(Dow Jones Newswires), Nov. 10, 2010
Nearly a year ago, Exxon Mobil made a multibillion-dollar bet on its vision that natural gas will become a dominant fuel during the next few decades.
Tuesday, Chevron made a similar -- albeit smaller -- wager on a domestic natural-gas producer. As Chevron starts to sell its Atlas deal to shareholders, Exxon continues to have trouble convincing its investors it made the right move.
Still, Exxon isn't veering from its long-term strategy of bulking up on U.S. natural gas. In December, the oil company announced plans to buy XTO Energy Inc. of Fort Worth, Texas, making Exxon the largest gas producer in the U.S. This summer, it bought gas producer Ellora Energy Inc. of Boulder, Colo., for $695 million, and opened a terminal along the Gulf Coast to import natural gas from the Middle East.
All the while, the price of natural gas has been falling -- and is off 21% since Exxon announced the $25 billion XTO deal. On Tuesday, natural gas futures contract for December settled up 12.2 cents at $4.210 a million British thermal units on the New York Mercantile Exchange. The commodity is trading at low prices after newly developed drilling techniques exploited tight shale-gas rock formations during the past decade, creating a glut.
The XTO acquisition lifted Exxon's energy output by nearly 14%, but brought in only about $150 million in net earnings in the third quarter, the first in which Exxon reported financial data that included XTO. That is about 3% of what the company earned from the sale of oil and natural gas during that period.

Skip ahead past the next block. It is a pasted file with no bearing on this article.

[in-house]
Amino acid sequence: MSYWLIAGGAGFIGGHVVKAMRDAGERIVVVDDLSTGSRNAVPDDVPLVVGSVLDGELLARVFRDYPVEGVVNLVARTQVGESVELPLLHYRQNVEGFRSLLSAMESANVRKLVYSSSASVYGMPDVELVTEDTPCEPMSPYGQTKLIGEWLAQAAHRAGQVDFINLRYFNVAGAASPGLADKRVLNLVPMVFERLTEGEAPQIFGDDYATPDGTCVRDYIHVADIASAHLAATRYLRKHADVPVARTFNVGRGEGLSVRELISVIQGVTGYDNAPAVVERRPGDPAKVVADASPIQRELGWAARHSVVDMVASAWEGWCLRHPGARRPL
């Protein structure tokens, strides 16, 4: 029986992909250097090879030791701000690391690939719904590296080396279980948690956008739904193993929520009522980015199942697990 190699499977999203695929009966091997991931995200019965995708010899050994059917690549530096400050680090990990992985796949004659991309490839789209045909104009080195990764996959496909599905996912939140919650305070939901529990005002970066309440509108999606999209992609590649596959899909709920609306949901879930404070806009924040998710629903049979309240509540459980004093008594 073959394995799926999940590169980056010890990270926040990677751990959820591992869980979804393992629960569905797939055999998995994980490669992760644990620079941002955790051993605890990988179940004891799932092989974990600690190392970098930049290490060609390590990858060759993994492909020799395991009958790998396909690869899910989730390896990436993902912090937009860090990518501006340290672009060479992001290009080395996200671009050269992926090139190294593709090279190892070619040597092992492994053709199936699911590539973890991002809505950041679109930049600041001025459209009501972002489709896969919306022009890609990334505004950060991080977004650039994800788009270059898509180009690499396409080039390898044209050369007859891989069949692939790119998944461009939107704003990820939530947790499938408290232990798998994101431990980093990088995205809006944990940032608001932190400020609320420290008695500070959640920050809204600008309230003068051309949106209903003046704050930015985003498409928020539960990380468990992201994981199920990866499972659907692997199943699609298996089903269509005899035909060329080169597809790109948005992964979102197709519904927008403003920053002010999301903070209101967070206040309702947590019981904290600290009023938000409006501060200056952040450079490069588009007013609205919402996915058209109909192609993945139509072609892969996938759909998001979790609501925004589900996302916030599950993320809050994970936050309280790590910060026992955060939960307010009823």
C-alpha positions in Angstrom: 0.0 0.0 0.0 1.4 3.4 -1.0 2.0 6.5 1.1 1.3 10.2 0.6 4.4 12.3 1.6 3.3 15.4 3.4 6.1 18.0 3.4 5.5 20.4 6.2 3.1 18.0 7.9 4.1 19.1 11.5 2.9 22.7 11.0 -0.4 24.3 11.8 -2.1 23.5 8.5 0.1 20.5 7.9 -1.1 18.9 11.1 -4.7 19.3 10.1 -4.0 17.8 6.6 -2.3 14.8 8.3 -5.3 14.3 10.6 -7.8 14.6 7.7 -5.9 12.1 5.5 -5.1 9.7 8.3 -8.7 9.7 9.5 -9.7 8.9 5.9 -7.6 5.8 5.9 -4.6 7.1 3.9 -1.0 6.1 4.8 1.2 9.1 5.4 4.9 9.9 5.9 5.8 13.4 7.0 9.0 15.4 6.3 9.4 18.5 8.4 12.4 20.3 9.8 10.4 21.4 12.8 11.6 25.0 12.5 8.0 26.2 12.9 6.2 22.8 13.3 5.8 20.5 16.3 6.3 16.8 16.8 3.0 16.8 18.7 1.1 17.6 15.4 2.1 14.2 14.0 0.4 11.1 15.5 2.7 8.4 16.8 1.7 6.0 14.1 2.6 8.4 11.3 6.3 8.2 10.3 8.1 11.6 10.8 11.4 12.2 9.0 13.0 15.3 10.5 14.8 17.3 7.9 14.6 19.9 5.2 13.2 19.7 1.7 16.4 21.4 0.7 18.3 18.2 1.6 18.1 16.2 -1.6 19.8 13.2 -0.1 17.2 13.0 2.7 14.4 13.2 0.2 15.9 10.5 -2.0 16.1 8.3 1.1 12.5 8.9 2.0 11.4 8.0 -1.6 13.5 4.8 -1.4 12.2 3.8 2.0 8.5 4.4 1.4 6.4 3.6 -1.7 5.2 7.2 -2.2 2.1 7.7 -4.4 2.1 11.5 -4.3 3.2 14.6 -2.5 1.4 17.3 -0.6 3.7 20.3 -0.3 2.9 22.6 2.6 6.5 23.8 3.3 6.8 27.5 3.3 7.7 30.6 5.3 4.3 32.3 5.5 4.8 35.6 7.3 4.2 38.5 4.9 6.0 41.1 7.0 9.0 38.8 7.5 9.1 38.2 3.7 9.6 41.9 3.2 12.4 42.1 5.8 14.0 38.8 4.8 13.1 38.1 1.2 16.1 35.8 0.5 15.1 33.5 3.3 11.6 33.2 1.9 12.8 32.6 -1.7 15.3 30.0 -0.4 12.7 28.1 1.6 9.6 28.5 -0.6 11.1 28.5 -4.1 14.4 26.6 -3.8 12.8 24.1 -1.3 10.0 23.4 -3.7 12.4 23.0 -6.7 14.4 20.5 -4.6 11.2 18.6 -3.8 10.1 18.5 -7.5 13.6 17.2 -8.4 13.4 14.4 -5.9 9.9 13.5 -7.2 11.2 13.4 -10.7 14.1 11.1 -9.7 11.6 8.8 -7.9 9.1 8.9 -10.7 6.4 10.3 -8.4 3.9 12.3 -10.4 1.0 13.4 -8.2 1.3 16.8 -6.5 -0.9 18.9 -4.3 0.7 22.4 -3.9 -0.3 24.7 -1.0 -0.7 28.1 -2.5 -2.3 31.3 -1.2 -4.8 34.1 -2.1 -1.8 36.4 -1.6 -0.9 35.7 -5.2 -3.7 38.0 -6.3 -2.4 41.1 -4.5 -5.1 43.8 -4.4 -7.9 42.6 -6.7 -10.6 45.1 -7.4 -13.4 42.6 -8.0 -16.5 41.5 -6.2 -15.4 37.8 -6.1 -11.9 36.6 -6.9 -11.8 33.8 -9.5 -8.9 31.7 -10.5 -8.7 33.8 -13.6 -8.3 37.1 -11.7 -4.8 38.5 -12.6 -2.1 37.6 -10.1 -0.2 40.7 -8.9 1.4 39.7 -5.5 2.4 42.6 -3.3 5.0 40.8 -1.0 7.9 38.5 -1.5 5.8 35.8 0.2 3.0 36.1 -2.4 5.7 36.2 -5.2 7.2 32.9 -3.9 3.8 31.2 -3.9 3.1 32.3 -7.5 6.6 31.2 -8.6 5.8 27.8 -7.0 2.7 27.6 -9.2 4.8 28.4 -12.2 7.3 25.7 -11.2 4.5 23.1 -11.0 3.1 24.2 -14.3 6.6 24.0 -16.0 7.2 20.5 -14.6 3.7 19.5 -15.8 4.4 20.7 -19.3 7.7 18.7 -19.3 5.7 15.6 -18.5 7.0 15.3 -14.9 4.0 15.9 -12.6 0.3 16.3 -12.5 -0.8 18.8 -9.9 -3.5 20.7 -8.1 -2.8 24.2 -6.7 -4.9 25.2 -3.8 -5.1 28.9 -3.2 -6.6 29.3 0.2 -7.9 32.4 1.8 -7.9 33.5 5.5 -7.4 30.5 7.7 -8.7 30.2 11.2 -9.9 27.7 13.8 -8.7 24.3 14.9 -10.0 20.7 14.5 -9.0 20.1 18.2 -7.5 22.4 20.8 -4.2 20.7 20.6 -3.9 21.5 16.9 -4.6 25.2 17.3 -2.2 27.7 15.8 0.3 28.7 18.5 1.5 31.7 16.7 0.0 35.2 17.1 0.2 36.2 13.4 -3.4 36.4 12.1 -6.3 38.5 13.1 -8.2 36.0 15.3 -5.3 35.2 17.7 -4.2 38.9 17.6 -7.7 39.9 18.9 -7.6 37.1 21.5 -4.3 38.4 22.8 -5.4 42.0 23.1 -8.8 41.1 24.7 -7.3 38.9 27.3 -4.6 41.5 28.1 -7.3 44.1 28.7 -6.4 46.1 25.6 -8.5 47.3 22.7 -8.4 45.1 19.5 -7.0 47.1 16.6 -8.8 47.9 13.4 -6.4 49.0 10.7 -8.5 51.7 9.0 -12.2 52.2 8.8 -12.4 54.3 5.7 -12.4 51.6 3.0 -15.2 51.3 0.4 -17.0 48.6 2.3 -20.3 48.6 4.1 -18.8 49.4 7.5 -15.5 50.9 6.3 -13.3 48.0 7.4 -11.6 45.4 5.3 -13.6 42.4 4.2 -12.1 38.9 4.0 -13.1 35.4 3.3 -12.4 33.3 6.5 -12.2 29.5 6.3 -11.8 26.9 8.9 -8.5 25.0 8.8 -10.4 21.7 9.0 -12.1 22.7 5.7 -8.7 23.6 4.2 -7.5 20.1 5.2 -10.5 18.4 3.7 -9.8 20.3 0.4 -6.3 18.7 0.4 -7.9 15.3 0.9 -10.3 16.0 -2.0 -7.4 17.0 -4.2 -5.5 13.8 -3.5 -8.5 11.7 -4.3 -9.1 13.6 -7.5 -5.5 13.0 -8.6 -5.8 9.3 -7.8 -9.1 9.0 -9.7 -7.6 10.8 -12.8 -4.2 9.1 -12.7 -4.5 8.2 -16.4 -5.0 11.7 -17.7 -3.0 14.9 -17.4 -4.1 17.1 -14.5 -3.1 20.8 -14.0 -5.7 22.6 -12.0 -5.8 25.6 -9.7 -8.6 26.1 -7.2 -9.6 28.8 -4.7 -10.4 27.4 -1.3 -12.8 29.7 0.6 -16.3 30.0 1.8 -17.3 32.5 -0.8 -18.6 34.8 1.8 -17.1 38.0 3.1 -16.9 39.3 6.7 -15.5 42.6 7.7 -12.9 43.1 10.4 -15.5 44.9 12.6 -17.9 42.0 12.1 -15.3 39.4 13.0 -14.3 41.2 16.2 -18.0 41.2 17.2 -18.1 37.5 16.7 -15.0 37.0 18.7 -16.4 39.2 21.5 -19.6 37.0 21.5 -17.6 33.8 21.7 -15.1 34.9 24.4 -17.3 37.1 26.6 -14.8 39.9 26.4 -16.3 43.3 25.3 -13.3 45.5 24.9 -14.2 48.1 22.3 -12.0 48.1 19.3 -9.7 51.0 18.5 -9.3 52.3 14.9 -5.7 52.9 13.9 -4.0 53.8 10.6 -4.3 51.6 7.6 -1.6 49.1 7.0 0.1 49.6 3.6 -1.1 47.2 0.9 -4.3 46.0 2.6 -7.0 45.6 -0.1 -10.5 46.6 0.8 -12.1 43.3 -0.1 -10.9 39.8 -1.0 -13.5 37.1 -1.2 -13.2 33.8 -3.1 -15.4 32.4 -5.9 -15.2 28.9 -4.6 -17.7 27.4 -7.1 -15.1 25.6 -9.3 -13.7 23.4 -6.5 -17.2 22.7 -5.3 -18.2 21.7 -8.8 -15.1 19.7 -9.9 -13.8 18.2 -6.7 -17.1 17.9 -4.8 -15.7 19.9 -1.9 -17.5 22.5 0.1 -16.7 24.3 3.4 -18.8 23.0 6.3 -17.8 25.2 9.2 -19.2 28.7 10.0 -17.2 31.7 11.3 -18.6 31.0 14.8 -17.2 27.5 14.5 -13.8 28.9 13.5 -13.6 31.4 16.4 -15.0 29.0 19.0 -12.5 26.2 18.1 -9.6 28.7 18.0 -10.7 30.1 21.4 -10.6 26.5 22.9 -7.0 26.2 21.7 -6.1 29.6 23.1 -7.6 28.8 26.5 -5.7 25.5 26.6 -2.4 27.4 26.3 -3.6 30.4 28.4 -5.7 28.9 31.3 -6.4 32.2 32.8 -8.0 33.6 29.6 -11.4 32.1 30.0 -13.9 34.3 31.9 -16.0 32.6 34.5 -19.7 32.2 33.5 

Exxon says it is still convinced the XTO deal makes sense. "We are very pleased with how the XTO integration is proceeding and the potential benefits we see over the long term," said David Rosenthal, Exxon's vice president for investor relations, during a late-October earnings call.
Exxon's efforts to persuade shareholders that it made the right move underscore one of the major challenges facing the energy industry. While the executives of global behemoths such as Exxon make decisions based on outlooks that span decades, the market tends to zero-in on near-term results.
Shares in Exxon are down about 3% from a year ago, lagging peers such as Chevron which has seen an 8% increase in the value of its shares. Fellow oil giant ConocoPhillips, whose $35 billion buyout in 2005 of conventional-natural-gas company Burlington Resources Inc. led to write-offs, rose 19% as it shed assets and reduced debt.
Analysts have begun to wonder whether the Texas oil giant's famously high return will fall, as they see natural-gas prices staying depressed for the foreseeable future. "We have been unable to understand how the XTO deal generates an accretive return for ExxonMobil," Deutsche Bank analysts wrote in a note published earlier this fall as they downgraded Exxon, the world's largest oil company, from "buy" to "hold" because of the low return expected in natural-gas investments in the near term.
Some Exxon shareholders, however, share the company's long-term view. Lee Tawil, managing director with asset-management firm Neuberger Berman, said that the timing of Exxon's purchase of XTO was "somewhat unfortunate," because the oil giant could have acquired XTO for less had it waited a few months, but "they got a good resource they can build upon."
While natural gas is widely regarded as a global fuel with bright prospects, its future in the U.S. might not be so shiny. The International Energy Agency, which analyzes global energy trends for economically developed countries, said Tuesday that it doesn't expect any growth for U.S. natural-gas consumption through 2035, even as China, India and the Middle East boom.
Still, Exxon said it believes its natural-gas acquisitions will ultimately be very profitable. The fuel's cheapness and its relatively low environmental impact -- it emits less carbon dioxide than coal -- are likely to encourage power companies to build more natural-gas-fired plants, said Bill Colton, Exxon's vice president of corporate strategic planning, in an interview.
Phil Weiss, an analyst with Argus Research, said, "Given Exxon's strong financial position, it is the kind of company that can think long-term and make decisions that may not look great today."
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